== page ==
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Social Bot Detection as a Temporal Logic Model Checking Problem

Part of the Lecture Notes in Computer Science book series (LNTCS,volume 13039)

Abstract

Software-controlled bots, also called social bots, are computer programs that act like human users on social media platforms. Recent work on detection of social bots is dominated by machine learning approaches. In this paper we explore bot detection as a model checking problem. We introduce Temporal Network Logic (TNL) which we use to specify social networks where agents can post and follow each other. In this logic we formalize different types of social bot behavior. These are formulas that are satisfied in a model of a network with bots. We provide a simple algorithm to extract a logical model from a real-life social network. We show that we can reduce TNL to a fragment of linear temporal logic with past and use this to establish the computational efficiency of model checking for social bot detection.

Keywords

  • Bot detection
  • Model checking
  • Temporal logic
  • Social network logic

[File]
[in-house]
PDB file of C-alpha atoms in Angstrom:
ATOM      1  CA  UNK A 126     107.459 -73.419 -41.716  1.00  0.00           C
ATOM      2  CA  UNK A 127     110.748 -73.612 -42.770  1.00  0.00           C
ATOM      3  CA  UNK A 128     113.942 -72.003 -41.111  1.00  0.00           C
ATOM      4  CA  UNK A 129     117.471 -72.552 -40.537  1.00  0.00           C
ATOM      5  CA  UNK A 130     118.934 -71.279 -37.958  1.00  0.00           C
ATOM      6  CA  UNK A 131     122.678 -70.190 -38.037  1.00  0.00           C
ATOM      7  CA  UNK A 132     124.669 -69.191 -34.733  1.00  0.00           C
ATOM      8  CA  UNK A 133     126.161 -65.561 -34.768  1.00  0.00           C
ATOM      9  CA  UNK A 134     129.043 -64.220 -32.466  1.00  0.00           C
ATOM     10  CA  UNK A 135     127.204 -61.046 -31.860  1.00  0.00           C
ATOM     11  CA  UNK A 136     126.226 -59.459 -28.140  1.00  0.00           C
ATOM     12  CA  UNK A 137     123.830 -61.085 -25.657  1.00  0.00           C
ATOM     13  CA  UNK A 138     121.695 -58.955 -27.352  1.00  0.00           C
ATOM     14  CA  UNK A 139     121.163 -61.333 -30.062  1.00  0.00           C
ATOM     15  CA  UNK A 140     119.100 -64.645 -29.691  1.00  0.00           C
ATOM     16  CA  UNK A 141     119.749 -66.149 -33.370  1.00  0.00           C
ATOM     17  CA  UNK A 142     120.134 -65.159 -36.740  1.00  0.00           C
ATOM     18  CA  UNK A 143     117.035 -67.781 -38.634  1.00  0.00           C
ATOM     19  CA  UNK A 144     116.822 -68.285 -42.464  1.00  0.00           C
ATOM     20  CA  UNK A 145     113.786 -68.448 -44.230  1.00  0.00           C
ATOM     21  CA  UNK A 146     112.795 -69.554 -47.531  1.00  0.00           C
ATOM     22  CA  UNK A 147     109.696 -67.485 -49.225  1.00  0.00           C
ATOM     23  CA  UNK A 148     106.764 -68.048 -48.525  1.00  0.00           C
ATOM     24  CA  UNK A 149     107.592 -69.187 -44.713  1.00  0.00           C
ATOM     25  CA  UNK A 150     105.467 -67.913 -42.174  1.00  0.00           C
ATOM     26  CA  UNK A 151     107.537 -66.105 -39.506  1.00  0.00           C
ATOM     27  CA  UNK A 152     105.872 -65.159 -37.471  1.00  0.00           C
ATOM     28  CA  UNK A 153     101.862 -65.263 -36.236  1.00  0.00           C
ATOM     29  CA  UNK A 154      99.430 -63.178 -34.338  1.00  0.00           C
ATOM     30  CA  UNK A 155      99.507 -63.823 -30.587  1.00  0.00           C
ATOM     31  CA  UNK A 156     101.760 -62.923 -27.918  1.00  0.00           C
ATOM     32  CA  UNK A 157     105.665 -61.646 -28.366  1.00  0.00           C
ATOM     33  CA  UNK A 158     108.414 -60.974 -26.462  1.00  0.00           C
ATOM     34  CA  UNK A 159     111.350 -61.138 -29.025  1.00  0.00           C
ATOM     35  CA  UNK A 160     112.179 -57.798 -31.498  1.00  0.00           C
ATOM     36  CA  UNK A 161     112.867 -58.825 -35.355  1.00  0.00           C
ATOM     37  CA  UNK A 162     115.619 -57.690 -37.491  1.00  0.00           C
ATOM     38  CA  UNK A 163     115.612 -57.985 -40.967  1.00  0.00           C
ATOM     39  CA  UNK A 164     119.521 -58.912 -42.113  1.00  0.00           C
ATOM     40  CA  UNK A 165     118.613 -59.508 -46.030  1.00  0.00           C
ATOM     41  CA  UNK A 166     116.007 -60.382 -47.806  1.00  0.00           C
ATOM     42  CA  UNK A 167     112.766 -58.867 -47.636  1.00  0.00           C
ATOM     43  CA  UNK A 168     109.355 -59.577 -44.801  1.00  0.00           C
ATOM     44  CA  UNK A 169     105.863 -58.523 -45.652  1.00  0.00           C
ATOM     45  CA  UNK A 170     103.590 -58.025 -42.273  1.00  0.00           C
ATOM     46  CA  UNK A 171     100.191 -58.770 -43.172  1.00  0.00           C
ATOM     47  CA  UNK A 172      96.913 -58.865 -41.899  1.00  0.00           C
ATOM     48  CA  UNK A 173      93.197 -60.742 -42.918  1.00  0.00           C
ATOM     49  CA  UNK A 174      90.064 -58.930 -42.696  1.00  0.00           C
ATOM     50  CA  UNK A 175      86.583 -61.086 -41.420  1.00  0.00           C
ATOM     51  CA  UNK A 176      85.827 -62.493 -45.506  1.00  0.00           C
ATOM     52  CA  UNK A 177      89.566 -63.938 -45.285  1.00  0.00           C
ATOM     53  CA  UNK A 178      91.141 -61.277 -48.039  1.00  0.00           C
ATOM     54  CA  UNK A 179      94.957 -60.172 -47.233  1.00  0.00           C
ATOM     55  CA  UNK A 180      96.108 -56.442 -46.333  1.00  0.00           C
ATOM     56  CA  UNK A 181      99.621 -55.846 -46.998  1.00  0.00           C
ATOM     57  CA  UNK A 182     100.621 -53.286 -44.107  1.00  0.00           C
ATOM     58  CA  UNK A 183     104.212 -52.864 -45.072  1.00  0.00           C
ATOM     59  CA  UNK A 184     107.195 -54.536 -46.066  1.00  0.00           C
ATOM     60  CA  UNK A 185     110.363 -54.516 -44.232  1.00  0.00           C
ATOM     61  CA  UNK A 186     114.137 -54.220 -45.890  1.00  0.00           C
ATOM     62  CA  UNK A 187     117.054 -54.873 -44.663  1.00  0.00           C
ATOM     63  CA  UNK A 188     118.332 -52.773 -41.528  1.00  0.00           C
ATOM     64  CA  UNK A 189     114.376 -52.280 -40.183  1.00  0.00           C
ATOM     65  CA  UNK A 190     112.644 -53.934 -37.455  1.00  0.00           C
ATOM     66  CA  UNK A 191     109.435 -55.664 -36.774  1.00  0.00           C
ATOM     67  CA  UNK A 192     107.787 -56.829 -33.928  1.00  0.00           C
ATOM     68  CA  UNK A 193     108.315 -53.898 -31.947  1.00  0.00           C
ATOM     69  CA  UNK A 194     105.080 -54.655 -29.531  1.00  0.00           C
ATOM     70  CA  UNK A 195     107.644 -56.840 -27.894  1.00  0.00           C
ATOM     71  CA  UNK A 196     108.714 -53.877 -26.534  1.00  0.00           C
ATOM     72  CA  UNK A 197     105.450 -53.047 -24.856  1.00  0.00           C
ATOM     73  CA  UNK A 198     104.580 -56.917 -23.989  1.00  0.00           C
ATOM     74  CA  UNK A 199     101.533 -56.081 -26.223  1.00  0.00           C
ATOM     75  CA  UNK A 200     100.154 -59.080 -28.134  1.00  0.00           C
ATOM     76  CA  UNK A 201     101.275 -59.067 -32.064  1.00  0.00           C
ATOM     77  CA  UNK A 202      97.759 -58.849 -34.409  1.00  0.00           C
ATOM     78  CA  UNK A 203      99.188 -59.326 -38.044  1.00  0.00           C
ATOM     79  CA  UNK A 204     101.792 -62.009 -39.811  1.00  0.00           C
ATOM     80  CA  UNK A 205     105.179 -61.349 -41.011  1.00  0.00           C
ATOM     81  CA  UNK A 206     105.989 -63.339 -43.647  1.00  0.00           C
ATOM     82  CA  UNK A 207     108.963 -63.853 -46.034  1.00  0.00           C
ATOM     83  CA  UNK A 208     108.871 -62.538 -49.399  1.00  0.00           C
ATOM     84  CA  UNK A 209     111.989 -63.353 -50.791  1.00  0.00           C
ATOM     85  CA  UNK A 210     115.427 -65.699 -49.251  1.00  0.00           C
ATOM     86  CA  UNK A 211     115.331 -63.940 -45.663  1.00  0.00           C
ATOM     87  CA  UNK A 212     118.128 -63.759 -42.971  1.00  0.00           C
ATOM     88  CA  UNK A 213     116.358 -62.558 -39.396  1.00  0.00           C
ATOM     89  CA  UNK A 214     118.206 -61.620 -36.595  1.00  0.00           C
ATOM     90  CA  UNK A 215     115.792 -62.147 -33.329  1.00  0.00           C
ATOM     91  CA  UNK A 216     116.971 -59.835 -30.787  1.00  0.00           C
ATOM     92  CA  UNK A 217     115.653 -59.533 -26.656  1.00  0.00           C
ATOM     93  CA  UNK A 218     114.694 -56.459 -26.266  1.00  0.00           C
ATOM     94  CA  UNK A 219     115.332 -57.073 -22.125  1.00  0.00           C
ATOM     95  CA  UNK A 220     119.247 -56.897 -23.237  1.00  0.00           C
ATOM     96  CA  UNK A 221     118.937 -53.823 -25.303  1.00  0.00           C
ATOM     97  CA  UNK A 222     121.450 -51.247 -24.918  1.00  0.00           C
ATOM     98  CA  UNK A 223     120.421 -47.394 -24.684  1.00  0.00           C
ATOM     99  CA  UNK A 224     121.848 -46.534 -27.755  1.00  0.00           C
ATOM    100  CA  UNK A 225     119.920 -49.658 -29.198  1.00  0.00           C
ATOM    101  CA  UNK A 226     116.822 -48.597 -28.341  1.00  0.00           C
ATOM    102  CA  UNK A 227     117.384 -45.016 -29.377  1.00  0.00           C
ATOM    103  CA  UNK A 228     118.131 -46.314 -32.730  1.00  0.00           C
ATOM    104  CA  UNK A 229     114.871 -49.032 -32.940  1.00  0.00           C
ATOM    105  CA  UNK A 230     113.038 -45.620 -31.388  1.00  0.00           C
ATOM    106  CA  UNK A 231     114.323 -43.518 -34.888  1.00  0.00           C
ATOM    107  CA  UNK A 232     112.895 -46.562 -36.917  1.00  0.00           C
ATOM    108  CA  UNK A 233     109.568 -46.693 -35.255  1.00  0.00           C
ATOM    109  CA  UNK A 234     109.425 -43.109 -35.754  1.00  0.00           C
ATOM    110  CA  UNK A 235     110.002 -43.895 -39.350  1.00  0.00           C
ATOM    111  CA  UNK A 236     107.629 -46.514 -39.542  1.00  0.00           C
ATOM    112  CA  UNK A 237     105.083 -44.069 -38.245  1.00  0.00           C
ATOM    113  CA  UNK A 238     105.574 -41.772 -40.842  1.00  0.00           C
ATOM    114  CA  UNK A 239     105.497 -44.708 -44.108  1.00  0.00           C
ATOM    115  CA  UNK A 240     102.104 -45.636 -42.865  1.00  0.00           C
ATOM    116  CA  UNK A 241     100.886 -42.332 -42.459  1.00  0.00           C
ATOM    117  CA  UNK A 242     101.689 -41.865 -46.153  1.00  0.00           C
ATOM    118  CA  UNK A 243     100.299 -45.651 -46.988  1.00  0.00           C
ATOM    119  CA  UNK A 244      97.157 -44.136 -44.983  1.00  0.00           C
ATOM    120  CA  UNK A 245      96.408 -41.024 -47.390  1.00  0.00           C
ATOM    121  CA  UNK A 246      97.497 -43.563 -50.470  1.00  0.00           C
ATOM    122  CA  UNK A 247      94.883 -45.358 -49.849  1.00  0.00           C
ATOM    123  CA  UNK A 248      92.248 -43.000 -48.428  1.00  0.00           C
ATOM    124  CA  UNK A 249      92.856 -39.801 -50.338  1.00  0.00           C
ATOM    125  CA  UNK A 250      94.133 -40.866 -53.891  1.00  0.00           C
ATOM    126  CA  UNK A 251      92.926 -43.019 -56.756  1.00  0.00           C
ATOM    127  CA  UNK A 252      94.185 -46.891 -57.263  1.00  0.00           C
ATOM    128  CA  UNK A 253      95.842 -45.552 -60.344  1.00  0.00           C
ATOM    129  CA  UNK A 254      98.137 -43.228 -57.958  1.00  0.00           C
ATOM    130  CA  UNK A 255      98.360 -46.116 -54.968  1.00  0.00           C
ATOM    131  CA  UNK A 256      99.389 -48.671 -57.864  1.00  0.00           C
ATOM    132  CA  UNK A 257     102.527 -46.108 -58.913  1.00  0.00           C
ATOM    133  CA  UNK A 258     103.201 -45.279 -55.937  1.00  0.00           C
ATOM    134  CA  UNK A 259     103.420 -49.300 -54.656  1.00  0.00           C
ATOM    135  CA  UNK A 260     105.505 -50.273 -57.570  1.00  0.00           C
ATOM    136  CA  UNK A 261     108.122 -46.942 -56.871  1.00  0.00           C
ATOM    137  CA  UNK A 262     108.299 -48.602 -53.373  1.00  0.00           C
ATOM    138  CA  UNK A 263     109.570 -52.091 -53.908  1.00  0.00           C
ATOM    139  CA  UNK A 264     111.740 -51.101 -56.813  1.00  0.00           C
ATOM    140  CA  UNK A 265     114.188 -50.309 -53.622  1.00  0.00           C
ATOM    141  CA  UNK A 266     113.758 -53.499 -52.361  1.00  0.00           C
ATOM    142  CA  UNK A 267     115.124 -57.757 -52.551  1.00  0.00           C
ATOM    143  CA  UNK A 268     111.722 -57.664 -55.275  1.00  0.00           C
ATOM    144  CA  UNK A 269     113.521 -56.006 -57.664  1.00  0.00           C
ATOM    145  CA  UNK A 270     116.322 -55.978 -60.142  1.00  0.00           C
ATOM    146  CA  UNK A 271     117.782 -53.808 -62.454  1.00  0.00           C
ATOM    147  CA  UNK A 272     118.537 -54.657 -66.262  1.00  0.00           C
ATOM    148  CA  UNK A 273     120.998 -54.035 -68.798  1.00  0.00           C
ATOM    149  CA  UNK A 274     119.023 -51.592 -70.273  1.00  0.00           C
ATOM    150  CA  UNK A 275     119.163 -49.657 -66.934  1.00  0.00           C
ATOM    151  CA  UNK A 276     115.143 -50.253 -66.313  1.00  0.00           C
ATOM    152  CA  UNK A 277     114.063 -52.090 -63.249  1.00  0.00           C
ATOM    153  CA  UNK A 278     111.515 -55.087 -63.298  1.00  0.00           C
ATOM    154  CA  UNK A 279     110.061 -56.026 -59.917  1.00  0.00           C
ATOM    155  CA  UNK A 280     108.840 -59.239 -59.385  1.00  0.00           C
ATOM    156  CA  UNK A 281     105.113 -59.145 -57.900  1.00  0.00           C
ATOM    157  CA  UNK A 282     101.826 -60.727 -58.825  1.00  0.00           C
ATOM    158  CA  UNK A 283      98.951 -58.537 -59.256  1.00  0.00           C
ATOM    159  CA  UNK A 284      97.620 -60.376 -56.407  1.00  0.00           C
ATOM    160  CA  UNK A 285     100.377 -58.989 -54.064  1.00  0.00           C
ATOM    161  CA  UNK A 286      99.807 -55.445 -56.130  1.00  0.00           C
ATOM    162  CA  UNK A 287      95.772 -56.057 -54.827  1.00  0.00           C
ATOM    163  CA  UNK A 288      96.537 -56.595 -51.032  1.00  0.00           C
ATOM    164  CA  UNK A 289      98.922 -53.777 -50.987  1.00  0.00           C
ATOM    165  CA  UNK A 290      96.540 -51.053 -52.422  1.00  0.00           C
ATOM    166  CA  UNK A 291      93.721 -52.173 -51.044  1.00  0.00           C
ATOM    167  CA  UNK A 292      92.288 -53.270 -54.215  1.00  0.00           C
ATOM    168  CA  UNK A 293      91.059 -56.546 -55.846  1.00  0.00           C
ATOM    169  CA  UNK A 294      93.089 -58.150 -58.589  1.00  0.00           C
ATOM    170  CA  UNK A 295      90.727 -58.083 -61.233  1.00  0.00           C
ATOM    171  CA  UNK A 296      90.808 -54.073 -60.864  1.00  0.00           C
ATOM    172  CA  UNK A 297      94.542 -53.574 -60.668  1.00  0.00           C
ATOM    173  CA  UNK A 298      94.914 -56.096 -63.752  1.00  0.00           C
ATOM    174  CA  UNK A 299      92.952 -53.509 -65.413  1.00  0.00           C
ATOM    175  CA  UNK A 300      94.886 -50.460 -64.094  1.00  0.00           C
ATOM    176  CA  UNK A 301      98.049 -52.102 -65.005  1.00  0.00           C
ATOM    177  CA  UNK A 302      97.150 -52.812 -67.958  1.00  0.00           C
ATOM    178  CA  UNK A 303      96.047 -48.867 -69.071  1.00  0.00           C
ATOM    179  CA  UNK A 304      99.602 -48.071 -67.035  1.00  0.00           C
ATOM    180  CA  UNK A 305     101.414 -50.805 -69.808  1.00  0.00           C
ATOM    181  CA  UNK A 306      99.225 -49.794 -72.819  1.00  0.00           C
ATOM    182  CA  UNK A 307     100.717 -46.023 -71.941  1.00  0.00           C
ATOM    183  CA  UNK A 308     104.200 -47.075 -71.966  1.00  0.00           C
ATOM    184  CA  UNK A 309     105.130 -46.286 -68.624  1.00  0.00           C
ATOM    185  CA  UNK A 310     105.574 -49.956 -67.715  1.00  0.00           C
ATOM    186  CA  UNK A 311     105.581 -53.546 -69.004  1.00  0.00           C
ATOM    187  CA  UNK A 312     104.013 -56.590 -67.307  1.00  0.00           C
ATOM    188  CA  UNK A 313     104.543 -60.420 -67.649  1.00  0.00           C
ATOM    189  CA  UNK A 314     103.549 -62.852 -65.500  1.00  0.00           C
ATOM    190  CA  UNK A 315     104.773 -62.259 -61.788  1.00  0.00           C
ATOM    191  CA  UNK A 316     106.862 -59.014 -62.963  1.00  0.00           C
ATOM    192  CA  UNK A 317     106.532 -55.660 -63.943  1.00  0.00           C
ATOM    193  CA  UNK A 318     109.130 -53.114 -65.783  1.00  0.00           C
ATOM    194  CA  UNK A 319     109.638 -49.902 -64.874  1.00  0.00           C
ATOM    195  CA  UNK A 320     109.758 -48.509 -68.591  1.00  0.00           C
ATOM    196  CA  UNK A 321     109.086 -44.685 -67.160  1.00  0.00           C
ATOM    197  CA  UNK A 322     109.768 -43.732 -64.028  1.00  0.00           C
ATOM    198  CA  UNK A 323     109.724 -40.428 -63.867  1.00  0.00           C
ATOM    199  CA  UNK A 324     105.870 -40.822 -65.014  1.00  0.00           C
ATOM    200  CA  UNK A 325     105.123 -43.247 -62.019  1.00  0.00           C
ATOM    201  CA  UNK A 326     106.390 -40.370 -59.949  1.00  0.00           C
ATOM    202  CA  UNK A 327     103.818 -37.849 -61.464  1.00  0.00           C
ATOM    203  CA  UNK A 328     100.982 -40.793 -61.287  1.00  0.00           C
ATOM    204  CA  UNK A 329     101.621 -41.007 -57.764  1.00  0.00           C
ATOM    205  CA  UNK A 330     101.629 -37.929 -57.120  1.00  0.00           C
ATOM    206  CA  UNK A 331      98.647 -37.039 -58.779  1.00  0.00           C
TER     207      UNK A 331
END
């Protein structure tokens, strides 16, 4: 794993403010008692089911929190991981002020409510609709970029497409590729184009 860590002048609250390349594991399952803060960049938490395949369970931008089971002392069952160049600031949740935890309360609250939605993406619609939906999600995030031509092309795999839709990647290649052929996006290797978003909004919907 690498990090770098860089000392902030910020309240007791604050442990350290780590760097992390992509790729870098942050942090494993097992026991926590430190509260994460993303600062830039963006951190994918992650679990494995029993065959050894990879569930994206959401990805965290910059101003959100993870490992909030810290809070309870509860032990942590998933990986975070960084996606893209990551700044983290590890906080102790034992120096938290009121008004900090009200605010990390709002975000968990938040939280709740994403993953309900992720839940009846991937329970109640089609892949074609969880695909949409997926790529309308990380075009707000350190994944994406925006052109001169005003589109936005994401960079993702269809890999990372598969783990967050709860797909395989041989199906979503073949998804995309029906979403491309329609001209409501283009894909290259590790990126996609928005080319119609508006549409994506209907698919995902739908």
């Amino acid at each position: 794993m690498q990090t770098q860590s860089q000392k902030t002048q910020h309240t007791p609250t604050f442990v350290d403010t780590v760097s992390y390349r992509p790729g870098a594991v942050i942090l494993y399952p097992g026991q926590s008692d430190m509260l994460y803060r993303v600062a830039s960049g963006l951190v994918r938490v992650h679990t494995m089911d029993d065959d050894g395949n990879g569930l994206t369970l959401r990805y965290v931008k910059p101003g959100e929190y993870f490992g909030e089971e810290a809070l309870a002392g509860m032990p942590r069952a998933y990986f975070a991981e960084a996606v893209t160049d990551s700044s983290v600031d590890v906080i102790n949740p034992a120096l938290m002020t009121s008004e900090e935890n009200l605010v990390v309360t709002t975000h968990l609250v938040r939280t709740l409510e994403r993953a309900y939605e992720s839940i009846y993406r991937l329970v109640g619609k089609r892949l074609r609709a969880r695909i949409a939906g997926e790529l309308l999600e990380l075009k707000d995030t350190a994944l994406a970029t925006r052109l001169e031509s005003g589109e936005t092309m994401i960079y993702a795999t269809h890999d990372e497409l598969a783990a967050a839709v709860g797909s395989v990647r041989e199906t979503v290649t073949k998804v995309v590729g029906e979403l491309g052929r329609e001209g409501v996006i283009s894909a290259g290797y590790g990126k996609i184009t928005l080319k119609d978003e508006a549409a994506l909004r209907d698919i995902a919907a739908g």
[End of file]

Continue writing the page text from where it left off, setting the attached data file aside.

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Fig. 1.

Notes

  1. 1.

    For more information on the separation property, we advice the reader to turn to [16].

  2. 2.

    One could alternatively allow for a different setting in which we expand or shrink the set A of agents itself. This would require an extension of the framework and translation to PLTL would be more difficult, as was also mentioned by one of the reviewers.

  3. 3.

    This formula can also be expanded such that the agent follows a lot of other agents in some boundedly many steps and then eventually unfollows them, as was suggested by one of the reviewers.

  4. 4.

    By the Gabbay theorem, any PLTL formula can be written as an LTL formula [13, 28], however some properties can be more succinctly expressed in PLTL.

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Correspondence to Mina Young Pedersen .

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Pedersen, M.Y., Slavkovik, M., Smets, S. (2021). Social Bot Detection as a Temporal Logic Model Checking Problem. In: Ghosh, S., Icard, T. (eds) Logic, Rationality, and Interaction. LORI 2021. Lecture Notes in Computer Science(), vol 13039. Springer, Cham. https://doi.org/10.1007/978-3-030-88708-7_13

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